Library of Congress

Law Library of Congress

The Library of Congress > Law Library > News & Events > Global Legal Monitor

European Union: Finance Ministers Give Green Light to Single Supervisory Mechanism

(Jan. 7, 2013) On December 12, 2012, the European Union (EU) Finance Ministers made progress towards a closer banking union by approving a legislative package designed to establish a single supervisory mechanism (SSM). The SSM will be composed of the European Central Bank (ECB) and national supervisory authorities and will be tasked with supervising credit institutions. (Council Agrees Position on a Single Supervisory Mechanism, CONSILIUM (Dec. 13, 2012).)

The package contains two regulations. The first, the Proposal for a Council Regulation conferring specific tasks on the European Central Bank concerning policies relating to the prudential supervision of credit institutions (EUROPA (Dec. 14, 2012)), assigns supervisory tasks to the ECB, and the second amends the existing regulation on the European Banking Authority (EBA), which was established by Regulation No. 1093/2010. (<?Id.)

To avoid potential conflict between prudential supervision and monetary policy, the ECB’s monetary and supervisory functions will be distinct from each other. The ECB’s main task will be to ensure the effective functioning of the SSM. Another important task is the direct supervision of credit institutions, financial holding companies or mixed financial holding companies or branches that are established in participating member States, and credit institutions established in non-participating Member States. Supervision will apply to any credit institution whose total assets exceeds €30 billion (about US$39.4 billion) or whose ratio of total assets to the GDP of the participating member State in which it is established exceeds 20%, unless the total value of its assets is below €5 billion. Credit institutions that are less significant in term of size or importance for the economy of the EU or that are significant for cross-border activities will fall outside the remit of the ECB. Such supervision will take place in cooperation with national supervisory authorities. (Regulation, art. 5.) The ECB will establish a supervisory board to draft rules for the supervisory tasks. (Id.)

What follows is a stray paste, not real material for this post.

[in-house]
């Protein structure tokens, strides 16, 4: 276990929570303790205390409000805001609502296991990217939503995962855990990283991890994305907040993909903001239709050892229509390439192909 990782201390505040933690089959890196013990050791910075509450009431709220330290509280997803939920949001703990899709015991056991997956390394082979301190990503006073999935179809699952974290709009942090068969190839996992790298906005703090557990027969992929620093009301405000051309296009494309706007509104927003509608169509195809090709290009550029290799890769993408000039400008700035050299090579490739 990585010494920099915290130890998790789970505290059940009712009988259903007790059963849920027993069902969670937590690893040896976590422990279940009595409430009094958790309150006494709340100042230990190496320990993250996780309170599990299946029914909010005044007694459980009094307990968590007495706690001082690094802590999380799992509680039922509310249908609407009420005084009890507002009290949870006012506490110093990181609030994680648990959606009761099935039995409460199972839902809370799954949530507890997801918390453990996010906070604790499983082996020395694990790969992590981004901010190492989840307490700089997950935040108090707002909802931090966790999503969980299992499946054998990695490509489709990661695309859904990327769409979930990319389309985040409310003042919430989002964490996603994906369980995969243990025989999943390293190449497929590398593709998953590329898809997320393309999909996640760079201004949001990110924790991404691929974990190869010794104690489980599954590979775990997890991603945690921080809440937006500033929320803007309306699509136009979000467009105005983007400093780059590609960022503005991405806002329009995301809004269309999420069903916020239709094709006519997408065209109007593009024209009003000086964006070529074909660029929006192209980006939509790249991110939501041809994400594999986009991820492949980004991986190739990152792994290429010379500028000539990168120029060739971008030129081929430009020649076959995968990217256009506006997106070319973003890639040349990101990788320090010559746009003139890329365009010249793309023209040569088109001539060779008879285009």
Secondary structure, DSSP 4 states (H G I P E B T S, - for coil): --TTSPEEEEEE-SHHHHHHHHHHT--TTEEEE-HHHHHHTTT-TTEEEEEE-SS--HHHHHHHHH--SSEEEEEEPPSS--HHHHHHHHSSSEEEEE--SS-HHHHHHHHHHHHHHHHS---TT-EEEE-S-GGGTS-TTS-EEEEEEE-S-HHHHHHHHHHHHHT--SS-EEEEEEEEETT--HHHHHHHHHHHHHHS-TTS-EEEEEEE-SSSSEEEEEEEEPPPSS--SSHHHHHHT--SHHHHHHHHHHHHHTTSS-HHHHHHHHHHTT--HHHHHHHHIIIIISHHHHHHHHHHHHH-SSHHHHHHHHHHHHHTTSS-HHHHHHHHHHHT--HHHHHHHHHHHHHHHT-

The voting rules in the EBA regulation will also be changed to ensure that all EU Members participate in voting. (Id.)

It was anticipated that the package would be adopted by the end of 2012. (Id.) In a statement to the European Parliament, Mario Draghi, the President of the Frankfurt-based ECB, expressed optimism that “[l]egislation for a eurozone banking union will restore economic confidence and break the link between banks and public debt.” (Benjamin Fox, Draghi Says EU Bank Union to Break “Vicious” Circle, EUOBSERVER (Dec. 18, 2012).)